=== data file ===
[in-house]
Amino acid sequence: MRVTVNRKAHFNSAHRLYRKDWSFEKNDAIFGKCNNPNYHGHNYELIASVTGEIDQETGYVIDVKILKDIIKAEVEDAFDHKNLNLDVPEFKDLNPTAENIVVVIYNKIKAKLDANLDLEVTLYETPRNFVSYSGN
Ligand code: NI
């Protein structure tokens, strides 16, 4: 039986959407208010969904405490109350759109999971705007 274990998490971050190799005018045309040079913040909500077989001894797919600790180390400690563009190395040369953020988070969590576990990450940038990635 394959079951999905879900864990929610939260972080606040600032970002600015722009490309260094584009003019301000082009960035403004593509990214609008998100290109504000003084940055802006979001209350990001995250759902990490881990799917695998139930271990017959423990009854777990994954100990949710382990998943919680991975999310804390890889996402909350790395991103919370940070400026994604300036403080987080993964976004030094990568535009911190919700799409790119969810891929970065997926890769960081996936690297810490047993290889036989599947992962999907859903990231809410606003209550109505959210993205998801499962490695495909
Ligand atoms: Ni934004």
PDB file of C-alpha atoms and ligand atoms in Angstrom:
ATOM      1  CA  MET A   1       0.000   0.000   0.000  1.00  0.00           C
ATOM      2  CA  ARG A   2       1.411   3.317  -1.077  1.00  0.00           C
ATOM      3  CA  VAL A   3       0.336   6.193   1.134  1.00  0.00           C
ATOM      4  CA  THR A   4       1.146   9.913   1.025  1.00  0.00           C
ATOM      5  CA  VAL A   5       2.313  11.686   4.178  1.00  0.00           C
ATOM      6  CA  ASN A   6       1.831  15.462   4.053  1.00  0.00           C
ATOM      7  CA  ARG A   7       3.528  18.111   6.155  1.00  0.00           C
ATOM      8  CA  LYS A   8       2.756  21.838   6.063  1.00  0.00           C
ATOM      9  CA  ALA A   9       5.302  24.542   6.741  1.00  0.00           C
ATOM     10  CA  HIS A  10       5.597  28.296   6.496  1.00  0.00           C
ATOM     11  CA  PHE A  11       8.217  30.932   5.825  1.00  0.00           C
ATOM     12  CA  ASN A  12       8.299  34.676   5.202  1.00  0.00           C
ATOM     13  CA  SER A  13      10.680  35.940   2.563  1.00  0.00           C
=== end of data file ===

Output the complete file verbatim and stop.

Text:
[in-house]
Amino acid sequence: MRVTVNRKAHFNSAHRLYRKDWSFEKNDAIFGKCNNPNYHGHNYELIASVTGEIDQETGYVIDVKILKDIIKAEVEDAFDHKNLNLDVPEFKDLNPTAENIVVVIYNKIKAKLDANLDLEVTLYETPRNFVSYSGN
Ligand code: NI
């Protein structure tokens, strides 16, 4: 039986959407208010969904405490109350759109999971705007 274990998490971050190799005018045309040079913040909500077989001894797919600790180390400690563009190395040369953020988070969590576990990450940038990635 394959079951999905879900864990929610939260972080606040600032970002600015722009490309260094584009003019301000082009960035403004593509990214609008998100290109504000003084940055802006979001209350990001995250759902990490881990799917695998139930271990017959423990009854777990994954100990949710382990998943919680991975999310804390890889996402909350790395991103919370940070400026994604300036403080987080993964976004030094990568535009911190919700799409790119969810891929970065997926890769960081996936690297810490047993290889036989599947992962999907859903990231809410606003209550109505959210993205998801499962490695495909
Ligand atoms: Ni934004």
PDB file of C-alpha atoms and ligand atoms in Angstrom:
ATOM      1  CA  MET A   1       0.000   0.000   0.000  1.00  0.00           C
ATOM      2  CA  ARG A   2       1.411   3.317  -1.077  1.00  0.00           C
ATOM      3  CA  VAL A   3       0.336   6.193   1.134  1.00  0.00           C
ATOM      4  CA  THR A   4       1.146   9.913   1.025  1.00  0.00           C
ATOM      5  CA  VAL A   5       2.313  11.686   4.178  1.00  0.00           C
ATOM      6  CA  ASN A   6       1.831  15.462   4.053  1.00  0.00           C
ATOM      7  CA  ARG A   7       3.528  18.111   6.155  1.00  0.00           C
ATOM      8  CA  LYS A   8       2.756  21.838   6.063  1.00  0.00           C
ATOM      9  CA  ALA A   9       5.302  24.542   6.741  1.00  0.00           C
ATOM     10  CA  HIS A  10       5.597  28.296   6.496  1.00  0.00           C
ATOM     11  CA  PHE A  11       8.217  30.932   5.825  1.00  0.00           C
ATOM     12  CA  ASN A  12       8.299  34.676   5.202  1.00  0.00           C
ATOM     13  CA  SER A  13      10.680  35.940   2.563  1.00  0.00           C